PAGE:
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wetskier2000

Panel Welding - Bodywork

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See those sweet cab corner patch panels? See that less then stellar patch to the former gas filler hole? 

I'm about to install the cab corners but still have issues with warpage as evidenced by the filler hole patch.

I try to tack, tack, tack maybe an inch apart, then let it cool and I think that works OK, I'm more skeptical of my grinding which I try to do only until it's warm to my hand then stop and let it cool. But I still seem to get warping... 

Pointers, tips, words of wisdom before I warp panels that cannot be replaced?

 

Buford_New_Cab_corner.jpg

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1 hour ago, 84cj said:

Heat as low as possible. Do a couple, walk away, few more, walk away. 

... a couple tacks and walk away, don't go all the way around?

Flapper wheel not a flapper disc? Why?

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You want to weld all the way around, so it's eventually one piece with no holes. You need to do an area, with low heat, and let it cool. Come back and do a little more. Too high of a heat or not allowing it to cool will warp it. I did the lower sections of the 1/4 panels on the Corsa, and the sides, after a skim coat, are straight as an arrow. Patience. 

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If you're using flux core wire, DON'T. Find a 220 welder with shielding gas and use that, short stitches, cool and keep doing that. 

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The last time I did any sheet metal, I started with the traditional stitch but ended up where I was running some pretty long beads. I found higher amps (faster wire) and fast motion did a pretty decent job.

 

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23 minutes ago, heavysquad said:

Where did the patch panels come from?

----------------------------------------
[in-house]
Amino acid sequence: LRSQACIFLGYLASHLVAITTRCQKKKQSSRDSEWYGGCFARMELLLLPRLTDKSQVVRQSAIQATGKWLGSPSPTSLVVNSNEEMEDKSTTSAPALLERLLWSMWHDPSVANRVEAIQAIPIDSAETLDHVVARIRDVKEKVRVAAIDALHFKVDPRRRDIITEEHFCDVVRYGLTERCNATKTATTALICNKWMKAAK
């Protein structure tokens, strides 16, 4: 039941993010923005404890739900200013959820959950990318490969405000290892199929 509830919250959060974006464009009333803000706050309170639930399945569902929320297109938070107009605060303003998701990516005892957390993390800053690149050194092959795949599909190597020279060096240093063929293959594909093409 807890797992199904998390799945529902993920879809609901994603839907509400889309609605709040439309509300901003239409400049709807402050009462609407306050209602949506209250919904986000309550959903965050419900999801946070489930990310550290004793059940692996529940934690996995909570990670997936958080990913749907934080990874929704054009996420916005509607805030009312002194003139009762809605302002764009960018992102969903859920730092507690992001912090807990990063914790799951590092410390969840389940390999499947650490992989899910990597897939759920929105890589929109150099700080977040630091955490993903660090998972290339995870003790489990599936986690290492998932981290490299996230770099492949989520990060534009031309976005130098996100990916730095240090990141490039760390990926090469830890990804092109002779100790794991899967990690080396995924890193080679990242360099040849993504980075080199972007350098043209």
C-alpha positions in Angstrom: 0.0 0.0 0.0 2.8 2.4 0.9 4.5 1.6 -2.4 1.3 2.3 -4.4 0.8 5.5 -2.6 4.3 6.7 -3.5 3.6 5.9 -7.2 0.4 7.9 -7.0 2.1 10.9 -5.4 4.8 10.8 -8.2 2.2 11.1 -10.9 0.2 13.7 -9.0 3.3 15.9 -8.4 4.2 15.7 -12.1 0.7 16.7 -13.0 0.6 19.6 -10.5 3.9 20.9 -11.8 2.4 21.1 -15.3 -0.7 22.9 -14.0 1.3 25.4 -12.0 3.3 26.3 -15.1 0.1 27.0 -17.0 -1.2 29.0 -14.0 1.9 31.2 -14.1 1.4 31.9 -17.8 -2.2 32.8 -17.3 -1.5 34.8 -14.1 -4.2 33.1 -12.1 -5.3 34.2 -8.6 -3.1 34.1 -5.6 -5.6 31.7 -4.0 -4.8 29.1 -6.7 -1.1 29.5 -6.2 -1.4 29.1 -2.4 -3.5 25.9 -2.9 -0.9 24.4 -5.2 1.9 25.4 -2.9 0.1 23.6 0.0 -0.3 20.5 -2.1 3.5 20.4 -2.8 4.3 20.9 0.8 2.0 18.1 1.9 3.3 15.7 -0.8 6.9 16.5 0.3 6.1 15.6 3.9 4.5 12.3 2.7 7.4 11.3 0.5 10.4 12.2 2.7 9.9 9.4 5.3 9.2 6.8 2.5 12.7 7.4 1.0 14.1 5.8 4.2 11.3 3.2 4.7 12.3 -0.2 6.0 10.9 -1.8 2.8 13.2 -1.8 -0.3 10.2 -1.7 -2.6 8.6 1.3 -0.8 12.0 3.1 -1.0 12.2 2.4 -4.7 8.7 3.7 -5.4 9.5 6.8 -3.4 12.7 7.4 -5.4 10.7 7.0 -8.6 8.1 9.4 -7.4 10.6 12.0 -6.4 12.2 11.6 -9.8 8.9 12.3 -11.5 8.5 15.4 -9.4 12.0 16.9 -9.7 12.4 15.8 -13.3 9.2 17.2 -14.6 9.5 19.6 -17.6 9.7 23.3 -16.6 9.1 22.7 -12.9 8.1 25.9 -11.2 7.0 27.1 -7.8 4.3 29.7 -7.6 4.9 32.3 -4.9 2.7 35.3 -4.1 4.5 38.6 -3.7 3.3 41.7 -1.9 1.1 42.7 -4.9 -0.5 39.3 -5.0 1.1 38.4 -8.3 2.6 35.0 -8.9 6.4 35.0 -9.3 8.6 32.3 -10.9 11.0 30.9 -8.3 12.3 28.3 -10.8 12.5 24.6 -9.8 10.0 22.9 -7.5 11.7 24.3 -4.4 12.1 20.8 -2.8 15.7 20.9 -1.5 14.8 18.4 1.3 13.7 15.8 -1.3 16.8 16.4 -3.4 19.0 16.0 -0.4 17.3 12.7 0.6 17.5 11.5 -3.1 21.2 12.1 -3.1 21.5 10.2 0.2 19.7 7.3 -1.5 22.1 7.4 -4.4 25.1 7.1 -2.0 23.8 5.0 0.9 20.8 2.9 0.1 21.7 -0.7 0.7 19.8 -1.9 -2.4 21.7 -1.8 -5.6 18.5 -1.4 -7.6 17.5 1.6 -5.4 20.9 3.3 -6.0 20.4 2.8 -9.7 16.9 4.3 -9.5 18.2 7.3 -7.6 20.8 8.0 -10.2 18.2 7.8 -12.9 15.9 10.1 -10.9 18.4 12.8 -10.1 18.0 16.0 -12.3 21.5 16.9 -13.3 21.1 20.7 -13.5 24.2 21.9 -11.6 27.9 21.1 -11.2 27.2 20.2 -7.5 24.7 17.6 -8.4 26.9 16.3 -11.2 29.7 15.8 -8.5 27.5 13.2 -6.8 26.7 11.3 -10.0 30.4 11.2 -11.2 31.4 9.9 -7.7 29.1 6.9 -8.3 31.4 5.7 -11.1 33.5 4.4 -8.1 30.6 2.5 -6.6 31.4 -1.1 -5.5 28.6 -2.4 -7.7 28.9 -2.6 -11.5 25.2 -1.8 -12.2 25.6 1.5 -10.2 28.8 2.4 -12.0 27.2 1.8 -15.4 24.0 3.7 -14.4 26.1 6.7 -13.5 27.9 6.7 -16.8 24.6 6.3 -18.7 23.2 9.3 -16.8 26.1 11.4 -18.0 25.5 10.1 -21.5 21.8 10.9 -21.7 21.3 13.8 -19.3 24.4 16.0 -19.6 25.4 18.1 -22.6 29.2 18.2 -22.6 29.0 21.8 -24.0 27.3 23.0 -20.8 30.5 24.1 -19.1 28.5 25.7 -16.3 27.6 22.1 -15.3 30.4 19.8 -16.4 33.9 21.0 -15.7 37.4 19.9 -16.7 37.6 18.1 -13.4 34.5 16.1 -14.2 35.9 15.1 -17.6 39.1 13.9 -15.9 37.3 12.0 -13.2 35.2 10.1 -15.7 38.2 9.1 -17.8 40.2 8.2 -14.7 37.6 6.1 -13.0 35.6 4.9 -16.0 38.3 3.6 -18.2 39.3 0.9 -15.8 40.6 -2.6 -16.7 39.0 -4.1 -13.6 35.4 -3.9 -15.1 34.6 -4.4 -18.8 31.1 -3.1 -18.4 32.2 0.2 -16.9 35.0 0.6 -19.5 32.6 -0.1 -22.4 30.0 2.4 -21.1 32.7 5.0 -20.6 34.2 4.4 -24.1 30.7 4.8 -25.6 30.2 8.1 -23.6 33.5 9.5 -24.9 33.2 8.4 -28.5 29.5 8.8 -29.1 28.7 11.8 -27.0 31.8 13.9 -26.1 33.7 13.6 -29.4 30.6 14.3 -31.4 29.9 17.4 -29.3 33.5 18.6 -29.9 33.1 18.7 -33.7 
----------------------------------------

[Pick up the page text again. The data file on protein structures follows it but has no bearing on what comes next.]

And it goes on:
hmmm... air hose, huh? Interesting idea...

The panels are from an outfit named Northern Classics. Unfortunately, he decided to retire and the parts are no more...

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from a 914 guy:

Quote

Just posted this on Instagram. Timelapse of welding in a patch panel on this 914. This is the hell hole area, the inner fender wall where the battery tray will mount. 

I feel the gap between the panels to see if one is higher than the other, then use a variety of hammer and/or dolly to bring the two pieces level. This step is where good welds are made. Without lining up the pieces you'll never get invisible welds.

Then a quick series of tack welds, stacking one onto the next one until the gap is filled. Then hit it with a wire brush (blue handle) to remove the burn 'smoke'.

I use a variety of grinders, but mostly the 3" Roloc 80g sanding disk, to grind the welds smooth. I first shoot to remove 90% of the height of the weld, this is the grinding that makes lots of sparks. Then I lightly grind the last 10%, moving smoothly and evenly and changing grinding direction to avoid cutting grooves/ruts into the material.

Finally some hand sanding with 120g emery cloth which highlights and high or low spots that need further attention.

This video represents about 35m of work. If there's any interest, maybe I'll take a real-time video tomorrow to better show the process.
 

 

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